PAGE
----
Bank of America's $34 Billion Distress Signal

Bank of America branch, New York City.
Oliver Quillia for
Bank of America branch, New York City.

When the stress tests were first announced, I suspected that they were a convenient backdoor to nationalizing the country's banks. The Obama administration couldn't allow the banks to keep operating without government-supplied life jackets, safety nets, crash helmets, etc. And a piece-by-piece bailout of the banking sector was only harming the administration's standing with the public and economists. The media's echo chamber craves an all-or-nothing stance; start-and-stop bailouts occupy the unsatisfying middle ground. But lacking dramatic new data, the administration didn't have the political cover it needed to seize the banks themselves. So, what to do? Create new data.

That, as we now see, is exactly what the stress tests have done. And it's not just data that's been manufactured; it's opportunity. The tests have given the government an excuse to finally begin nationalizing the banks that most need to be nationalized. Whether it was all part of the plan or not, it amounts to a long con. The federal government has forced Bank of America—and maybe other banks—into forking over an ownership stake. And there's nothing Republicans can do about it.

After weeks of rumors and news leaks, we now have confirmation that Bank of America needs about $34 billion more than it has. This is the same Bank of America to which the government has already given $45 billion of TARP money. B of A has one month to figure out how to raise that capital. In this market, one does not come across $34 billion easily. Bank of America will need help from the federal government.

And we won't be injecting new money into B of A. The feds will be taking the money they already gave the bank and morphing it into a different kind of money. (Yes, when it's put that way, it sounds like magic. It may as well be.) What will likely happen: a conversion of the government's preferred shares into common stock. (To read about the preferred-common transformation, this piece on how it worked at Citi is a good, but dense, start.) As of now, the government doesn't quite own shares of B of A as you and I would if we bought its stock. It has given B of A $45 billion via loans and other fancy financial packages that are a sort-of placeholder for an ownership stake, if it ever wanted it. Essentially, it called fives on B of A stock. And now the time has come to cash in the placeholder coupons. It's forcing B of A to allow it to take partial control.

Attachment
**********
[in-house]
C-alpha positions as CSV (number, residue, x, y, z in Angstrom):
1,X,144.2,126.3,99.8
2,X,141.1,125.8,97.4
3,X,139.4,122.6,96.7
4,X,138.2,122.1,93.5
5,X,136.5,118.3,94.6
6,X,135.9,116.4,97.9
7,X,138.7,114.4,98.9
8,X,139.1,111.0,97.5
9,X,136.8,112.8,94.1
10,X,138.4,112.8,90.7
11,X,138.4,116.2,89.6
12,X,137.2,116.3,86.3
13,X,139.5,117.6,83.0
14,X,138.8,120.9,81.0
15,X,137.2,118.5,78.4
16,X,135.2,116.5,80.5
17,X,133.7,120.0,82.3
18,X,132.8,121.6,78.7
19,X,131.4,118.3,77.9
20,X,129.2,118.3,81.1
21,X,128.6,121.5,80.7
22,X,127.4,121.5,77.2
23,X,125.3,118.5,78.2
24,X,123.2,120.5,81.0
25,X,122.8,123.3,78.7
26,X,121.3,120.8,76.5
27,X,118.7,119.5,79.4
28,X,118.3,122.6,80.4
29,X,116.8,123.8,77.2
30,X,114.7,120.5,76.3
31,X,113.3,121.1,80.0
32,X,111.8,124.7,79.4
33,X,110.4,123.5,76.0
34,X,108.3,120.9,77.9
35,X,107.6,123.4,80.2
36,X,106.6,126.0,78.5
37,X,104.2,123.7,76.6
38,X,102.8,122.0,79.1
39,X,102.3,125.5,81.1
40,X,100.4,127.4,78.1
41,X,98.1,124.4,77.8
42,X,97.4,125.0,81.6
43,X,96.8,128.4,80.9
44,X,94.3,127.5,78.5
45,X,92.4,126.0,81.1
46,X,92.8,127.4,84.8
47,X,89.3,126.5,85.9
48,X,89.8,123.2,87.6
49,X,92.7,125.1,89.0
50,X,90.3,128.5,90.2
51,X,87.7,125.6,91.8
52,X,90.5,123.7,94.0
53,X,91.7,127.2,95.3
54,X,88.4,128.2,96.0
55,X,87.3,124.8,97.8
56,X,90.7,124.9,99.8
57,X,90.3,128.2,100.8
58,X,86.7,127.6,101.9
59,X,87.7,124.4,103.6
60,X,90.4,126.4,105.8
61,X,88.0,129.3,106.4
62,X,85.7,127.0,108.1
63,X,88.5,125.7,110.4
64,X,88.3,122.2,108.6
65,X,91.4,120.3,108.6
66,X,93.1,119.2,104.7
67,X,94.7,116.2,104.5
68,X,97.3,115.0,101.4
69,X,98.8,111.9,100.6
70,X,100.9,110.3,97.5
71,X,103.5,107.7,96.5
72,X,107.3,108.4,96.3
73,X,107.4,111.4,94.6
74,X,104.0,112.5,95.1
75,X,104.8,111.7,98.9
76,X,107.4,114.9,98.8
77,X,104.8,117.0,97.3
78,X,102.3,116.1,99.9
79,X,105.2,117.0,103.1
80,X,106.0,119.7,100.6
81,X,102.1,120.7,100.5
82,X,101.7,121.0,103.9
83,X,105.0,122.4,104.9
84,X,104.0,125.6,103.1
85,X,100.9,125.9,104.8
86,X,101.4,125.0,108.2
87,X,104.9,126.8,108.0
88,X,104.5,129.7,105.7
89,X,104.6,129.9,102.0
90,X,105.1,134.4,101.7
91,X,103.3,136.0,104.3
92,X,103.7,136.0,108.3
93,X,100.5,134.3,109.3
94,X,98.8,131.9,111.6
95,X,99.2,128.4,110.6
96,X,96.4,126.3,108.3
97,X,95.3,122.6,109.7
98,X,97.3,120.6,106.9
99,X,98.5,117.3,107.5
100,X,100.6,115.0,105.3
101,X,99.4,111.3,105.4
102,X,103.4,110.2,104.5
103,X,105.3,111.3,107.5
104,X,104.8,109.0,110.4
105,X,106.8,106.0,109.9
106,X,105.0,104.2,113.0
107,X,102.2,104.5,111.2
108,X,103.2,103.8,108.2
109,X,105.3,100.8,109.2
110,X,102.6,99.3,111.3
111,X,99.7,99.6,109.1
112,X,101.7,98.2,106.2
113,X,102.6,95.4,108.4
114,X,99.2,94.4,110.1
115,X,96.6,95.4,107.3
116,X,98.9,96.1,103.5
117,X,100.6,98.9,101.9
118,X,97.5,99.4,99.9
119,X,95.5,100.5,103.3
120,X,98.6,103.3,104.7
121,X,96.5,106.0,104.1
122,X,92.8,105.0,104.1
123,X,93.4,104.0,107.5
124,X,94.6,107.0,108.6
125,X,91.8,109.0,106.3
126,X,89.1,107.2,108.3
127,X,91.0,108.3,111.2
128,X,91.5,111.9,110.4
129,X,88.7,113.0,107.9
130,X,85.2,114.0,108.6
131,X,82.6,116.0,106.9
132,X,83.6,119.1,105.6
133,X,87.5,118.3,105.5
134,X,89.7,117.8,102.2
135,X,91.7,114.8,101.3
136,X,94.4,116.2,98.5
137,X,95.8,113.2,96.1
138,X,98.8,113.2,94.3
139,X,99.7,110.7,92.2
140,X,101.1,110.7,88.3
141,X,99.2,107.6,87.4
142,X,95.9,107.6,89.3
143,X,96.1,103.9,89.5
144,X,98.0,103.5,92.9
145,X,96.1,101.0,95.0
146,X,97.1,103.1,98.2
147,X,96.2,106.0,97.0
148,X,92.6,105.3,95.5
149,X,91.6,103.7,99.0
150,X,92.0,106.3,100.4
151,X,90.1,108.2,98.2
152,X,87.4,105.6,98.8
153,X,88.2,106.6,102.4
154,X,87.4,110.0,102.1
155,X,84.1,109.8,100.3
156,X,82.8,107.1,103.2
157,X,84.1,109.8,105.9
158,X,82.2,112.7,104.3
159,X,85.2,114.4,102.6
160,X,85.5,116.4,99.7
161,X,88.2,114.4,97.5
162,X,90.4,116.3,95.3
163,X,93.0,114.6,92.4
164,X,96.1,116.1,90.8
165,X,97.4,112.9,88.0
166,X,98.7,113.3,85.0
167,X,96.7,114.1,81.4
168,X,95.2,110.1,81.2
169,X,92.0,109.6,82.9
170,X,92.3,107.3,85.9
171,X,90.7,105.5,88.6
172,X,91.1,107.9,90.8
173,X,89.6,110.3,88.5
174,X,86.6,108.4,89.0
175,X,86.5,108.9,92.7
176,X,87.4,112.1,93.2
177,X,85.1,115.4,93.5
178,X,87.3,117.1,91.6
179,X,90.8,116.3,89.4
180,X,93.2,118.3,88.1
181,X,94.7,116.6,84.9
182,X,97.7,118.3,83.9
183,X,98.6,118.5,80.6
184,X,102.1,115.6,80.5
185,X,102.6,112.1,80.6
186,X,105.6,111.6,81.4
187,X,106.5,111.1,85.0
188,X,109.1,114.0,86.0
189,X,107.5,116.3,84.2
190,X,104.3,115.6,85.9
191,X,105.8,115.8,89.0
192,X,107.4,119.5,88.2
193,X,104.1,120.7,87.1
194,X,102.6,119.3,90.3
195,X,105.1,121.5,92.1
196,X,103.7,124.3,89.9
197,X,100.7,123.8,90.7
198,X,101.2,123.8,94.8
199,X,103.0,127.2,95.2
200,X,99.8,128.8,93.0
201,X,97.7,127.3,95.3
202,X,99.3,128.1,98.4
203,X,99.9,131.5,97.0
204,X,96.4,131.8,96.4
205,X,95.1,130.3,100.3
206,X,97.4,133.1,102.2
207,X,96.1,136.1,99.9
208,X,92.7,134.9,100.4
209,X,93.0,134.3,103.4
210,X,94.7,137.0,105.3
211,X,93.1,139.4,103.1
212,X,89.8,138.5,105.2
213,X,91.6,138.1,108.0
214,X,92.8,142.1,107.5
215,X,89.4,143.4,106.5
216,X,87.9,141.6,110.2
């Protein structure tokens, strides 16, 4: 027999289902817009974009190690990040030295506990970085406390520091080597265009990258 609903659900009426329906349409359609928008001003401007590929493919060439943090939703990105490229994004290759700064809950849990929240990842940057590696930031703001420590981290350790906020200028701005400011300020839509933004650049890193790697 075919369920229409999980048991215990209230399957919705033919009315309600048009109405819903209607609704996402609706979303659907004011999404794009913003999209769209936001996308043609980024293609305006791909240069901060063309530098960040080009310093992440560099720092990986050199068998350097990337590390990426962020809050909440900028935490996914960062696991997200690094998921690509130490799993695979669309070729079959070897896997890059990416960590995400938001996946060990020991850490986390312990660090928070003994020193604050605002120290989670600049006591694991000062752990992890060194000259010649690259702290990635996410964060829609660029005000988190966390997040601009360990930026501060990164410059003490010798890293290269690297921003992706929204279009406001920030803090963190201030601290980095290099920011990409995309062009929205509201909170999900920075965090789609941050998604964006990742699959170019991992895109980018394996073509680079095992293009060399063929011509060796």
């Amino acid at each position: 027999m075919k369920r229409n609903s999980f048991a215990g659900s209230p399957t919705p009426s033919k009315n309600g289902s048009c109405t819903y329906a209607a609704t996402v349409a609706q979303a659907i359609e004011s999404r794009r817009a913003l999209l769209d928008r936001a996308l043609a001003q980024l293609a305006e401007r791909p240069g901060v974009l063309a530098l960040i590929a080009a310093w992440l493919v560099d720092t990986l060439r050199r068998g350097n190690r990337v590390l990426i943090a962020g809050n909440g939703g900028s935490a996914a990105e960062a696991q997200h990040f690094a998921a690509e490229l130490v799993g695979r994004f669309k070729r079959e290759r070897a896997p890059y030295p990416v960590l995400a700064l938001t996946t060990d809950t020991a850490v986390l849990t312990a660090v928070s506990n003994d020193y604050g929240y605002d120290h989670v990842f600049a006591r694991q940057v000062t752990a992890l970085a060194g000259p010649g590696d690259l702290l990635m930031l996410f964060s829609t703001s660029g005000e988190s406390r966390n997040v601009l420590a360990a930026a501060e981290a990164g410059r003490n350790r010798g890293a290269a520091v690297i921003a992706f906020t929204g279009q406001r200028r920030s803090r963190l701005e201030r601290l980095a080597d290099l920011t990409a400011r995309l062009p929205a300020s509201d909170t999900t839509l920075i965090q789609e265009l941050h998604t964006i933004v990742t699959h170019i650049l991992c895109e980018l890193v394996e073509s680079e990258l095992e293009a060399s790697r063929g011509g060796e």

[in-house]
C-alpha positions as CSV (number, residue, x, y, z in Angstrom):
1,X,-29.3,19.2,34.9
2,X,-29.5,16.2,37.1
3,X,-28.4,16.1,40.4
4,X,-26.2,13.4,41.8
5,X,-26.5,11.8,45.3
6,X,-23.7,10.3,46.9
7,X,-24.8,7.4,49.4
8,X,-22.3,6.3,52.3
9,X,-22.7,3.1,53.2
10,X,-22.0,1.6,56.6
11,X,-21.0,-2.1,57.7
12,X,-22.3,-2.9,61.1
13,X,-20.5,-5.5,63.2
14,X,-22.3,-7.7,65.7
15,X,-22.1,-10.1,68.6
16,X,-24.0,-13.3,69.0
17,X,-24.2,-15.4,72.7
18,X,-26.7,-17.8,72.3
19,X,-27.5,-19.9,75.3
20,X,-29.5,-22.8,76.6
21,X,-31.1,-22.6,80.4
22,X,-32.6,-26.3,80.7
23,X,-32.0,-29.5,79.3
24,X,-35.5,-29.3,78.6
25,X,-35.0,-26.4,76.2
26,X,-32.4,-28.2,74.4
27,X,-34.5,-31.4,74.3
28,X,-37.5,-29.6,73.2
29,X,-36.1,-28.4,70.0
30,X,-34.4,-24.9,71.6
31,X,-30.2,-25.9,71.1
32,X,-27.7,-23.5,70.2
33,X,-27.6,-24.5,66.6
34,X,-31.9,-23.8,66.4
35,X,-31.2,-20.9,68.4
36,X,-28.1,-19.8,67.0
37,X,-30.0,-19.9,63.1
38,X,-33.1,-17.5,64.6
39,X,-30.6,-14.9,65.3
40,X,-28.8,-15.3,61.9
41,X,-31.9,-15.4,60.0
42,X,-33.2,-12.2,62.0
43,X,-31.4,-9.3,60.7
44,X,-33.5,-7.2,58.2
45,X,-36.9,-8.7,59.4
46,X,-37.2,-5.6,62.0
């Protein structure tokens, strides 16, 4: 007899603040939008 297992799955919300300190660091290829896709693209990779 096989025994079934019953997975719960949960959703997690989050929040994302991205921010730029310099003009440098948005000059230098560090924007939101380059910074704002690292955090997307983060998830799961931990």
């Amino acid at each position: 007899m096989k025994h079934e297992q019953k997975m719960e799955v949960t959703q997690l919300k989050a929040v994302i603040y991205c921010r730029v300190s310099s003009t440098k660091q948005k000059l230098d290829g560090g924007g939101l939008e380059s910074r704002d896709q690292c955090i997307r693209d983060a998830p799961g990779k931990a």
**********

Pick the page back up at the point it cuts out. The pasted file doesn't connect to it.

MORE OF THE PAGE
But, you say, isn't that effectively nationalizing the bank? Isn't that what the Obama administration said it didn't want to/couldn't do? Yes, but now it's not just doable; it's an imperative. Why? Because, thanks to the stress tests, we have new data. New data that justifies the path to nationalization.

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And that data is inherently flawed and inherently arbitrary. Just as a teacher decides how to grade a test, the government was the one that decided how to test the banks. The Treasury still hasn't announced the rubric, but we know it involved something called "tangible common equity," the definition of which doesn't matter for our purposes. Each bank needed a certain amount of TCE to pass the test. That amount—rumored to be 4 percent—was higher than expected. The higher the amount, the tougher the test. The tougher the test, the more money the banks are going to need to raise.

Perfect long con

Thus, the $34 billion number could be wildly wrong. Bank of America certainly thinks so. Its chief administrative officer told the New York Times, "We think it should be a bit less at the end of the day." But B of A has had its chance to lobby the government to change the number, and this is what appears to be the final answer.

So, armed with this $34 billion metric, the government will take a stake—it's unclear just how large of one—in Bank of America. Because there isn't new money being doled out to B of A, Congress won't be able to filibuster it. Because finding this $34 billion is a prerequisite for keeping the government funding B of A has already received—the logical circularity of which I'll leave you to ponder—the bank will be forced to convert the preferred shares to common stock. Because the stress tests said B of A needed government ownership, the government will be able to nationalize while taking cover behind its homemade shield.

It all amounts to a perfect long con. A good confidence man backs a victim into a corner without the victim realizing he's backpedaling. Once the poor soul has been sweet-talked into submission, he has no choice but to agree to go into business with the con man. A good long con makes the victim think the scheme was his idea. Little does he realize, that was part of the con man's game all along.